C
HAPTER
11
M
ANAGING
L
ONG
L
IVED
R
ESOURCES
: C
APITAL
B
UDGETING
SOLUTIONS
R
EVIEW
Q
UESTIONS
11.1
Capital budgeting refers to the set of tools companies use to evaluate large expenditures
on longlived resources.
11.2
The time value of money arises because a dollar today is worth more than a dollar tomor
row. Time value of money is important for project evaluation as cash inflows and out
flows occur at different points in time – thus, we need to put these different cash flows on
equal footing to compare them.
11.3
A lumpy resource is one where it is difficult to match the demand for capacity with the
supply. As the text discusses, we cannot buy threefourths of an MRI machine – capital
budgeting techniques recognize this and account for the timing and magnitude of all cash
inflows and outflows associated with resource acquisition, use, and disposal.
11.4
Capital budgets link strategic and operating budgets. Operating budgets allocate the firm
’s productive capacity among products, whereas capital budgets allocate scarce capital
among available investment opportunities.
11.5
(1) Initial outlay, (2) estimated life and salvage value, (3) timing and amounts of operat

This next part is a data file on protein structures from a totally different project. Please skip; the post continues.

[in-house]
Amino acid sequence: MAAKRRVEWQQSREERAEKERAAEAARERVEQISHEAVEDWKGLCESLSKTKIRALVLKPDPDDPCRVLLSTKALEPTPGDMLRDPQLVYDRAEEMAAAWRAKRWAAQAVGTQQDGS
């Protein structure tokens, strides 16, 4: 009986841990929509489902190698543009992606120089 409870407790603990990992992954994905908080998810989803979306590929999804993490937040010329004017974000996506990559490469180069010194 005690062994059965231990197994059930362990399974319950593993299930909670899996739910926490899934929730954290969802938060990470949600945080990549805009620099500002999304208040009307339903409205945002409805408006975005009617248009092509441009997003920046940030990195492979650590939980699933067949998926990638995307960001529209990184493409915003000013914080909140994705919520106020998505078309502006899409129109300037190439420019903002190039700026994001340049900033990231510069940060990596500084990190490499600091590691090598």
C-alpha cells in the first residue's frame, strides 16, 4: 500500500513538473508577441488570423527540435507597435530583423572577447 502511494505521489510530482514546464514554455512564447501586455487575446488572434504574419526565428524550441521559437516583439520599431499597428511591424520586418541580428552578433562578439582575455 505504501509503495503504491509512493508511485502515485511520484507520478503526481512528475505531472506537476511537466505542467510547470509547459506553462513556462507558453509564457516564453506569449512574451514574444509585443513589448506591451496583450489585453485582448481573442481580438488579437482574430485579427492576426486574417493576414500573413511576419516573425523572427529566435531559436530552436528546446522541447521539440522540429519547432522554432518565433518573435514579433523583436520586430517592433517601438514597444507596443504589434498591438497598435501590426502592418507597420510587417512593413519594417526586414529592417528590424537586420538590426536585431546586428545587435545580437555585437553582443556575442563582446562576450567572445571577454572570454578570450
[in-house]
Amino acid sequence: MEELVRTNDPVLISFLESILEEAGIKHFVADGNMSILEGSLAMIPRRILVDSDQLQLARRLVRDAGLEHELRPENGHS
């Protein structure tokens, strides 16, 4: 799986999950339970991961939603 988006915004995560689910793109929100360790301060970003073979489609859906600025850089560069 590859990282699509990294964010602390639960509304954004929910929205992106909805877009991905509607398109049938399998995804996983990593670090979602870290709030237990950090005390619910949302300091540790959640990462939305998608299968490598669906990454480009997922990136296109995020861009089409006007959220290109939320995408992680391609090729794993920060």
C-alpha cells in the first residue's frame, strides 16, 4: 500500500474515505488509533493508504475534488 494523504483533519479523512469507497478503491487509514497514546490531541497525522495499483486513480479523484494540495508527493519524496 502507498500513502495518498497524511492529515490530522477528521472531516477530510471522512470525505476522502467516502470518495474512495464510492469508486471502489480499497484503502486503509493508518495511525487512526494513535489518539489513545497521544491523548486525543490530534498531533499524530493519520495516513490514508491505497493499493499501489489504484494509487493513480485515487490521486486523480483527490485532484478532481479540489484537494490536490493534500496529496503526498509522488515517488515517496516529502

ing cash flows, and (4) cost of capital.
11.6
Net present value is the total present value of all cash inflows and outflows. We compute
net present value by discounting future cash inflows and outflows (using present value
tables for our selected discount rate) back into today’s dollars.
11.7
The internal rate of return (IRR) is the discount rate at which a project has zero net
present value. We can compute the IRR using the appropriate formula in Excel or a finan
cial calculator
11.8
(1) The initial cash outflow takes place at the beginning of the period; (2) Subsequent
cash inflows and outflows occur at the end of the relevant period; (3) the firm reinvests
future cash inflows in projects that yield a return that equals the cost of capital.
11.9
The payback method is easy to use and understand (e.g., we do not need to determine the
opportunity cost of capital). The payback method also focuses on a project’s downside
risk.
11.10
The modified payback method computes the payback period using discounted cash flows,
meaning that the method accounts for the time value of money.
11.11
The accounting rate of return equals the average annual income from a project divided by
the average annual investment in the project.
11.12
Taxes are important because they affect both the amount and timing of cash flows.
Balakrishnan, Managerial Accounting 1e
FOR INSTRUCTOR USE ONLY
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A depreciation tax shield for any given year equals the depreciation deduction for the
year multiplied by the tax rate. We can view the tax shield as a cash inflow or as a reduc
tion in cash outflows.
11.14
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 Spring '08
 KEENAN
 Net Present Value

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